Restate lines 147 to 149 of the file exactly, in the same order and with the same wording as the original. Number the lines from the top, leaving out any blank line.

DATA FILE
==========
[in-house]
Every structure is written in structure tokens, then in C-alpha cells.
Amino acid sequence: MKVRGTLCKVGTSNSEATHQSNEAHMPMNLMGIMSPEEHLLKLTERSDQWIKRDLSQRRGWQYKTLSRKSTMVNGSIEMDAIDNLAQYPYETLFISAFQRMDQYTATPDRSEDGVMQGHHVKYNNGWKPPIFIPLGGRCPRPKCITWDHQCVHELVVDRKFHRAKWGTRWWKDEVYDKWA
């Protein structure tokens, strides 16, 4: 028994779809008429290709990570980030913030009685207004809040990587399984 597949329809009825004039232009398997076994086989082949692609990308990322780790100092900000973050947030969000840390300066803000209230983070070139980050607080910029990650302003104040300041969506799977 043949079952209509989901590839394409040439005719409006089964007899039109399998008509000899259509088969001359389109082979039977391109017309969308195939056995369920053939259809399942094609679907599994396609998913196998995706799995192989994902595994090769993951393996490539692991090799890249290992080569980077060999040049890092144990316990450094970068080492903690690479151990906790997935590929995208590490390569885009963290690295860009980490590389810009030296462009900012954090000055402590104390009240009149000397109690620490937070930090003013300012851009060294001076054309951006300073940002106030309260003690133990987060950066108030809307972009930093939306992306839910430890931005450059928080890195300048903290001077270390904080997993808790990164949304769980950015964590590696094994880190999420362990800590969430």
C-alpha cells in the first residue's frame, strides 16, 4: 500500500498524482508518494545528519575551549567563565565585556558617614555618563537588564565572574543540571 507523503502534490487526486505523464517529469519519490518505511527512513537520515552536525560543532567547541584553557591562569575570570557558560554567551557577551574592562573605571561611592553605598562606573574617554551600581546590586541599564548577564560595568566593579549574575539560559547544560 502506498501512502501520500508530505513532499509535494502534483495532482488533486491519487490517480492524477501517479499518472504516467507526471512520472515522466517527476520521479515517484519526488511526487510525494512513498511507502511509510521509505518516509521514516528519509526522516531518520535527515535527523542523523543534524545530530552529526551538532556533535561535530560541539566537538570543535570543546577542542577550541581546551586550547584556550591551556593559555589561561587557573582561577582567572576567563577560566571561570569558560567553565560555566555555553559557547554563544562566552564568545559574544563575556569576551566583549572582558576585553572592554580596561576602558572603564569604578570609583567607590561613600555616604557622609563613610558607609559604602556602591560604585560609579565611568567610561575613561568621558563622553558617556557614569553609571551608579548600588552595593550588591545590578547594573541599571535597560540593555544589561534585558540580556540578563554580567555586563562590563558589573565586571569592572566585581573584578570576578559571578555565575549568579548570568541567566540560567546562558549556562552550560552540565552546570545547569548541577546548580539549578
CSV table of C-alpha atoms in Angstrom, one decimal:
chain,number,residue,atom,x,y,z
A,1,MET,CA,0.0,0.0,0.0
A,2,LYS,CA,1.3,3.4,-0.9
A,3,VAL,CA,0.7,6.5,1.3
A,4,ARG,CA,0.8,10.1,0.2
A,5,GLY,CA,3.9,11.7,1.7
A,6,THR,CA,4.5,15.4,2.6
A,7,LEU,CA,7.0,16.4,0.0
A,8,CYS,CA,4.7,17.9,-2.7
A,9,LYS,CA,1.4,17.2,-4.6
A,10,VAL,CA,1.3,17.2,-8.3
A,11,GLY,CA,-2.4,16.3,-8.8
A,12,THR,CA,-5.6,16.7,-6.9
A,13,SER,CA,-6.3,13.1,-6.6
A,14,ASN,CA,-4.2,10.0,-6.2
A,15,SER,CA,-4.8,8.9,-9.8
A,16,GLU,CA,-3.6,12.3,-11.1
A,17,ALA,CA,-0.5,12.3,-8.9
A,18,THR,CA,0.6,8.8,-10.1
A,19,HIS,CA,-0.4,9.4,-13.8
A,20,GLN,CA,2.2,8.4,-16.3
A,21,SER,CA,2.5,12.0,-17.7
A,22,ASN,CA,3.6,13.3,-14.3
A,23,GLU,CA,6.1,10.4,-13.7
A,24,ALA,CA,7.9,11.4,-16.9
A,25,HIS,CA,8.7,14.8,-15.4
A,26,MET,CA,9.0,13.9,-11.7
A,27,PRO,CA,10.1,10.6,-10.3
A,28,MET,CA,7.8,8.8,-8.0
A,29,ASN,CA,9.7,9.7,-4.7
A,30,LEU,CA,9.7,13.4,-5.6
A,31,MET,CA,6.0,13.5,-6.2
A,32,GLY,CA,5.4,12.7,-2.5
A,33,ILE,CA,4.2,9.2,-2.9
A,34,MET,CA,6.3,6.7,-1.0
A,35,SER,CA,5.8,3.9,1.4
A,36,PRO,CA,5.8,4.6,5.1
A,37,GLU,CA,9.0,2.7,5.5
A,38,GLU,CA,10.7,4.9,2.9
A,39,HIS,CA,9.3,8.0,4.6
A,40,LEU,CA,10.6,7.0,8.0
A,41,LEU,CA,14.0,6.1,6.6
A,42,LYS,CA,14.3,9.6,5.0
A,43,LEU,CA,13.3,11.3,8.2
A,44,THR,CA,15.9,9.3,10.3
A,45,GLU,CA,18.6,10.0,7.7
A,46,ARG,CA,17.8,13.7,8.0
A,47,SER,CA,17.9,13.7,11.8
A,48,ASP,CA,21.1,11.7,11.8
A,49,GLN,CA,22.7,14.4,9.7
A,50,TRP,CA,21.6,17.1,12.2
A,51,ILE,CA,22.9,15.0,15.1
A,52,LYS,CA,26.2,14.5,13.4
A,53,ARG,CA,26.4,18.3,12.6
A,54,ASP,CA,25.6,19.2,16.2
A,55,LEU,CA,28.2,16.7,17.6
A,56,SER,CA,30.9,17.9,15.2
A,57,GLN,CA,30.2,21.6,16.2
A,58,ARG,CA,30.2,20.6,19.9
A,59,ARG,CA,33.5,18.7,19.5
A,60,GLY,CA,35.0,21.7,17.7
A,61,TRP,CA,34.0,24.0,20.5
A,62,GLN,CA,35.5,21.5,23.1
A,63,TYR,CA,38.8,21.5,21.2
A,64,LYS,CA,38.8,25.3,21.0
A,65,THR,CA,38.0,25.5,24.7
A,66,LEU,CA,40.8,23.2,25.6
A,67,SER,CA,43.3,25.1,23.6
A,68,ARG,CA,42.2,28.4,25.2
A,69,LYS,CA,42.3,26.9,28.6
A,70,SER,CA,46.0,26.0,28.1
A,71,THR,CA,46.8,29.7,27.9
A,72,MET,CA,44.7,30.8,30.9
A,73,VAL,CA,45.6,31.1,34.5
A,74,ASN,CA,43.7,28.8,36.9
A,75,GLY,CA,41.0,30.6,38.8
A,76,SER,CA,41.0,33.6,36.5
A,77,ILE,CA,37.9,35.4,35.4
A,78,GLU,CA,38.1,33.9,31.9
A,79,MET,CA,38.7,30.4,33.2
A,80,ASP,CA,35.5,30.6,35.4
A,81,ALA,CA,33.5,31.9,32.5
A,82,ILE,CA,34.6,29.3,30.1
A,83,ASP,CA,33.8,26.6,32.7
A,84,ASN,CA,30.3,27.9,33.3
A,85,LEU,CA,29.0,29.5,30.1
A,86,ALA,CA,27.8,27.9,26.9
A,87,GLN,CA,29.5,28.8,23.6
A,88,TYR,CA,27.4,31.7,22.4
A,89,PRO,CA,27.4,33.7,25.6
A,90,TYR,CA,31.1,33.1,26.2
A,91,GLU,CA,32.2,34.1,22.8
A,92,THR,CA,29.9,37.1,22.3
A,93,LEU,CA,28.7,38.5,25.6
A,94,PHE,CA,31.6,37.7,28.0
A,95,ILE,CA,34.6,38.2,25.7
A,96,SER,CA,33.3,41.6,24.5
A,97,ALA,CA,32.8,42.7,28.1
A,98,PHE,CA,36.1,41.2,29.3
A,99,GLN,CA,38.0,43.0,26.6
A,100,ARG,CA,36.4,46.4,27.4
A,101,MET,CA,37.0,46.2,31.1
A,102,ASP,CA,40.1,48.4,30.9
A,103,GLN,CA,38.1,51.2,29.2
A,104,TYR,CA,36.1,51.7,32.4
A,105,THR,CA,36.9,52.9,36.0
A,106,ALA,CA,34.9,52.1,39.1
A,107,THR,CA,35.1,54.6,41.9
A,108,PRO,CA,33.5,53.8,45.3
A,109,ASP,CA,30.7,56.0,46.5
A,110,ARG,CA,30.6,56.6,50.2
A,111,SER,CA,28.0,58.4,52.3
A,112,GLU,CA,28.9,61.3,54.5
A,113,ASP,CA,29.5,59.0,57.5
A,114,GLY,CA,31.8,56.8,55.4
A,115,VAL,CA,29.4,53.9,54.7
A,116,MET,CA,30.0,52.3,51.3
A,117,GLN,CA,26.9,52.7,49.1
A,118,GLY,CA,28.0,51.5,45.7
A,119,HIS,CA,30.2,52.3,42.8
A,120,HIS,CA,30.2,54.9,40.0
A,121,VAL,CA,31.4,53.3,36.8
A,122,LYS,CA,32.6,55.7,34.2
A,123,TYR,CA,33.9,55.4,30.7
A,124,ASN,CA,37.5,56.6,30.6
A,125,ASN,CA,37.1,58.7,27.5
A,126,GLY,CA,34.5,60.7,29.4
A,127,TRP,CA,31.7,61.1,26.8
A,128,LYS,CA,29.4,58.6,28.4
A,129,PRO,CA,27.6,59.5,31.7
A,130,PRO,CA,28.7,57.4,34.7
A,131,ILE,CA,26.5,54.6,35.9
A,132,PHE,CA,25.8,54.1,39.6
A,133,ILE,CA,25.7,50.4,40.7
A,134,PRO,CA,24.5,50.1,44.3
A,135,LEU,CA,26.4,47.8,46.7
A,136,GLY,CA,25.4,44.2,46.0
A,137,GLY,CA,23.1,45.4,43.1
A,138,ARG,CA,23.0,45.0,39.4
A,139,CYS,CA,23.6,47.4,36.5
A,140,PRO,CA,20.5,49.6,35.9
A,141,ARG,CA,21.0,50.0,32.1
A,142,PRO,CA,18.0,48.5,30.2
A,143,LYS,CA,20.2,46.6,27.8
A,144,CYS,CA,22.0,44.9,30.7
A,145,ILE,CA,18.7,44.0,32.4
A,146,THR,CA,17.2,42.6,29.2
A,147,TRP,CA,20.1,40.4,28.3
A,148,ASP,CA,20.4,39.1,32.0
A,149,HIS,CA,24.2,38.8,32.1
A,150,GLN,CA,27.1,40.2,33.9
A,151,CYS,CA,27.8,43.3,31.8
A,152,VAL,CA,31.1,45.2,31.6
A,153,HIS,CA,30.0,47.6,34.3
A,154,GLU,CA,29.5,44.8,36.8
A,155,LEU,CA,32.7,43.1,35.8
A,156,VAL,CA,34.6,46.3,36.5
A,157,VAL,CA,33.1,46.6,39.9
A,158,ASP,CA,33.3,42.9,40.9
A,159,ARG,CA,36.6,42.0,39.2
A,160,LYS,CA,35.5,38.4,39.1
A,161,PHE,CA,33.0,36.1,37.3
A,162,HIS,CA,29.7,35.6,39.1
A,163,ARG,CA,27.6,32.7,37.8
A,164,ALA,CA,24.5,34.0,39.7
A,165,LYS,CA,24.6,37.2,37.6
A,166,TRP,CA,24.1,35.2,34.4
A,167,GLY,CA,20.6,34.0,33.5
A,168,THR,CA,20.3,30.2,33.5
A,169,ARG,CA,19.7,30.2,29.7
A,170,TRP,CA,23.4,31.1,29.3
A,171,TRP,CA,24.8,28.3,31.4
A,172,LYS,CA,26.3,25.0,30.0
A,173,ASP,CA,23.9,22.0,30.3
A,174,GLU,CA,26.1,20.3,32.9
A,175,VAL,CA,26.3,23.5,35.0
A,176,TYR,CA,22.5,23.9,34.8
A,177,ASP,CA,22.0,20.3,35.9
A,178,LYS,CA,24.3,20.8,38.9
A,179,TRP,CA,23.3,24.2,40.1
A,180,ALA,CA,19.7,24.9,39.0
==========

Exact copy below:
A,140,PRO,CA,20.5,49.6,35.9
A,141,ARG,CA,21.0,50.0,32.1
A,142,PRO,CA,18.0,48.5,30.2